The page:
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How much will it cost me?

This project will impact your rates.

Before this project started in 2017, a placeholder budget of $128.8 million was set aside in our 10 Year Plan for a new wastewater solution. Since investigating options and doing technical work, we now know that the cost will be far higher.

This project is likely to be the single biggest programme to be contemplated by Council next year for our upcoming 10 Year Plan. It will have very significant impacts on Council’s debt levels and the rates income required not only to service and repay the debt, but also to operate the treatment process and discharge.

The Council will as part of its decision-making process be faced with prioritising its investments in other facilities and services. This is so that its debt levels do not exceed the limits that will be imposed by its lenders and rates increases are not higher than ratepayers can afford.

This isn’t an optional project. We need to get a new resource consent, so these costs will need to be factored into long-term planning for our city. The challenge will be to determine the most cost-effective option that strikes an appropriate balance between environmental, cultural, social and financial considerations.

We are exploring government, external and industry funding, and these conversations will continue as we get closer towards choosing the best option for our city.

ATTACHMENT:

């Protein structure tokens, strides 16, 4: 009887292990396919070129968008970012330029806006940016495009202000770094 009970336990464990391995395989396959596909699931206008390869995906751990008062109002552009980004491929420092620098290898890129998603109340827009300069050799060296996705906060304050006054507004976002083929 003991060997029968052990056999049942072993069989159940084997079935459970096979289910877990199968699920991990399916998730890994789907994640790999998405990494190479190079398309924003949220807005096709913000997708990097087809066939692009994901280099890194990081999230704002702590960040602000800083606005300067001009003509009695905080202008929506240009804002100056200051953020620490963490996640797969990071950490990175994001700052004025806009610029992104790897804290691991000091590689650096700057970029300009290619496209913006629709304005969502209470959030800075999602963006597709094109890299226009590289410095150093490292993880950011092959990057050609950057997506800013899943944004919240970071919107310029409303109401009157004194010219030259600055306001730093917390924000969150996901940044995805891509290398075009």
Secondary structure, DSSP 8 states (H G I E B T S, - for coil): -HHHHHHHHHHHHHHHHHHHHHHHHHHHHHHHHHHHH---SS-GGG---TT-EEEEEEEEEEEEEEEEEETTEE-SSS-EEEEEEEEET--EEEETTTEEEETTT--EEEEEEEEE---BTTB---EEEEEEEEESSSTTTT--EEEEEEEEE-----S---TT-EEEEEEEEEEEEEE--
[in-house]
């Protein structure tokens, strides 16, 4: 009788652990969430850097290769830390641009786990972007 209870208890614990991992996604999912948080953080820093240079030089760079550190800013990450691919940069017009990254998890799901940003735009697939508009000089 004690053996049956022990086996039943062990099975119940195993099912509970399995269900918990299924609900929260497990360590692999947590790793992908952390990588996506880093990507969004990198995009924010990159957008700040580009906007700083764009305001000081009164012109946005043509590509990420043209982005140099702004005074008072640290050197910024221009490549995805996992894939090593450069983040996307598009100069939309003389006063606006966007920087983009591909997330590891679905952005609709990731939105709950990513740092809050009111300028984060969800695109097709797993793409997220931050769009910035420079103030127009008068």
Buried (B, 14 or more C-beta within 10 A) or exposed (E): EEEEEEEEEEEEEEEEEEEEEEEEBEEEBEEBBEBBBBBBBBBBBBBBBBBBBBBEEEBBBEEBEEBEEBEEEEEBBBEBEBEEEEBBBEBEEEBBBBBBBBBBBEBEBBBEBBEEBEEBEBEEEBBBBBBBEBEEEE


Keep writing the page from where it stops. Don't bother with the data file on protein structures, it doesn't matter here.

For each option we have outlined the lifecycle cost, which is the cost of purchasing infrastructure or land, upgrading facilities, maintenance and the operational costs for the potential 30-year life of the project. We’ve also given a very indicative view of increases in rates levels that might be necessary to fund the various options. We are showing what a potential increase could be, and as a result, what the total wastewater charge per year would be for ratepayers. Currently the charge is $253 for residential ratepayers per year. Non-residential ratepayers pay $253 per pan (toilet).

The rates impact assumes a very significant contribution by our trade waste customers. Around 500 businesses currently pay around $1 million combined per year. This could change to significantly more than that.

These costs are just estimates, and are likely to change as we investigate options more.

Photo shows graphic of how much rates could increase per household under each option.

We have had to make assumptions to get to these rate impacts. These include:

  • The Council will need to borrow the full capital cost of the project then fund the debt servicing and repayment over the life of the expected consent (ie 30 years)
  • The additional charge will be borne by trade waste users and ratepayers with access to the wastewater network
  • The average interest rate for loans raised and refinanced throughout the 30 years is assumed to be 3.5%
  • There will be reductions in the present costs for treatment and disposal once the plant is commissioned. It is assumed this will amount to $2.4m a year and there will be an additional saving of $1.2m a year, being the amount that is being spent each year to investigate and determine the best practicable option for the way forward
  • There will be operating and maintenance costs that vary for each of the options being considered
  • There is no allowance made in the projected rates to fund additional costs that might be necessary to maintain the wastewater pipe and pumping station network through the city over the 30-year period

With options involving land, there is a potential chance of growing something on the land, like trees or hay, that could create revenue for Council. However, we won’t know if this is possible until we have identified locations for land.